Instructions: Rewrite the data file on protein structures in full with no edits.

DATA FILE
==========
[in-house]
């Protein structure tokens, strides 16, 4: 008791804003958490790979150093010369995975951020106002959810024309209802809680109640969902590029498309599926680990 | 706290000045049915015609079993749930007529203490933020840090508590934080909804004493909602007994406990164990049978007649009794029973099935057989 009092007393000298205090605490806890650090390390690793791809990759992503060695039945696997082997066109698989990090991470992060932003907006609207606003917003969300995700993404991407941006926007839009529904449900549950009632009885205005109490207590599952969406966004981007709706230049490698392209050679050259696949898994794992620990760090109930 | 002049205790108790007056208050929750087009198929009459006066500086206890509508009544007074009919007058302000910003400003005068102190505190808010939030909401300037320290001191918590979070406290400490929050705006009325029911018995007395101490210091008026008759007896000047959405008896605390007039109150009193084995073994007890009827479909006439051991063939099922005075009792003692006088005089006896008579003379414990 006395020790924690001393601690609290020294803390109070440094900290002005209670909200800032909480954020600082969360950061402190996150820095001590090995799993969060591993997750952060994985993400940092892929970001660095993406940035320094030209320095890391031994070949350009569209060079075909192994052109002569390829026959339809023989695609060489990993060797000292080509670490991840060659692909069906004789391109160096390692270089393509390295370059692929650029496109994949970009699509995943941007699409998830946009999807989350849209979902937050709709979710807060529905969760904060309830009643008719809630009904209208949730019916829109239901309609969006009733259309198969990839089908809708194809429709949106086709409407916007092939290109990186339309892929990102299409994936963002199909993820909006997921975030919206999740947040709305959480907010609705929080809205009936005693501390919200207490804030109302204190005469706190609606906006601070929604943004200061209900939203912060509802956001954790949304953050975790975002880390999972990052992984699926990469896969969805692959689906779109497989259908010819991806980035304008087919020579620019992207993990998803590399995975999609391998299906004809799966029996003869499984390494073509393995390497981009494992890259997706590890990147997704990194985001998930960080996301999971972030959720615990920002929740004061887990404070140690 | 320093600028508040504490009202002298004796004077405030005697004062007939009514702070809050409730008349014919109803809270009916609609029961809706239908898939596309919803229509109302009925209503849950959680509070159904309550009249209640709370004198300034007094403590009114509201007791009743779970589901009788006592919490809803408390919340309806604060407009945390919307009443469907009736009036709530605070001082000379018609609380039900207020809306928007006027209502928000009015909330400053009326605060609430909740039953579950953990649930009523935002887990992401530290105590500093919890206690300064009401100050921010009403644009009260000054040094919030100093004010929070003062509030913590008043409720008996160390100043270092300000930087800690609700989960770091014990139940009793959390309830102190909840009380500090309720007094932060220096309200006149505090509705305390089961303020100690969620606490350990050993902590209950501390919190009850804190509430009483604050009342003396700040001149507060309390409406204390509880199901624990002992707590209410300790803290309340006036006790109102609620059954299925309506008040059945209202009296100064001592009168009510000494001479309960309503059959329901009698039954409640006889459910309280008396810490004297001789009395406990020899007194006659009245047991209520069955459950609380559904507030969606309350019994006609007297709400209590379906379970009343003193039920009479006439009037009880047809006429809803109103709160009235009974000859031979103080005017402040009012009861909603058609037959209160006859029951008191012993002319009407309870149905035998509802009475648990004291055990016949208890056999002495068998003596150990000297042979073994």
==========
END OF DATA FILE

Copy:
[in-house]
């Protein structure tokens, strides 16, 4: 008791804003958490790979150093010369995975951020106002959810024309209802809680109640969902590029498309599926680990 | 706290000045049915015609079993749930007529203490933020840090508590934080909804004493909602007994406990164990049978007649009794029973099935057989 009092007393000298205090605490806890650090390390690793791809990759992503060695039945696997082997066109698989990090991470992060932003907006609207606003917003969300995700993404991407941006926007839009529904449900549950009632009885205005109490207590599952969406966004981007709706230049490698392209050679050259696949898994794992620990760090109930 | 002049205790108790007056208050929750087009198929009459006066500086206890509508009544007074009919007058302000910003400003005068102190505190808010939030909401300037320290001191918590979070406290400490929050705006009325029911018995007395101490210091008026008759007896000047959405008896605390007039109150009193084995073994007890009827479909006439051991063939099922005075009792003692006088005089006896008579003379414990 006395020790924690001393601690609290020294803390109070440094900290002005209670909200800032909480954020600082969360950061402190996150820095001590090995799993969060591993997750952060994985993400940092892929970001660095993406940035320094030209320095890391031994070949350009569209060079075909192994052109002569390829026959339809023989695609060489990993060797000292080509670490991840060659692909069906004789391109160096390692270089393509390295370059692929650029496109994949970009699509995943941007699409998830946009999807989350849209979902937050709709979710807060529905969760904060309830009643008719809630009904209208949730019916829109239901309609969006009733259309198969990839089908809708194809429709949106086709409407916007092939290109990186339309892929990102299409994936963002199909993820909006997921975030919206999740947040709305959480907010609705929080809205009936005693501390919200207490804030109302204190005469706190609606906006601070929604943004200061209900939203912060509802956001954790949304953050975790975002880390999972990052992984699926990469896969969805692959689906779109497989259908010819991806980035304008087919020579620019992207993990998803590399995975999609391998299906004809799966029996003869499984390494073509393995390497981009494992890259997706590890990147997704990194985001998930960080996301999971972030959720615990920002929740004061887990404070140690 | 320093600028508040504490009202002298004796004077405030005697004062007939009514702070809050409730008349014919109803809270009916609609029961809706239908898939596309919803229509109302009925209503849950959680509070159904309550009249209640709370004198300034007094403590009114509201007791009743779970589901009788006592919490809803408390919340309806604060407009945390919307009443469907009736009036709530605070001082000379018609609380039900207020809306928007006027209502928000009015909330400053009326605060609430909740039953579950953990649930009523935002887990992401530290105590500093919890206690300064009401100050921010009403644009009260000054040094919030100093004010929070003062509030913590008043409720008996160390100043270092300000930087800690609700989960770091014990139940009793959390309830102190909840009380500090309720007094932060220096309200006149505090509705305390089961303020100690969620606490350990050993902590209950501390919190009850804190509430009483604050009342003396700040001149507060309390409406204390509880199901624990002992707590209410300790803290309340006036006790109102609620059954299925309506008040059945209202009296100064001592009168009510000494001479309960309503059959329901009698039954409640006889459910309280008396810490004297001789009395406990020899007194006659009245047991209520069955459950609380559904507030969606309350019994006609007297709400209590379906379970009343003193039920009479006439009037009880047809006429809803109103709160009235009974000859031979103080005017402040009012009861909603058609037959209160006859029951008191012993002319009407309870149905035998509802009475648990004291055990016949208890056999002495068998003596150990000297042979073994």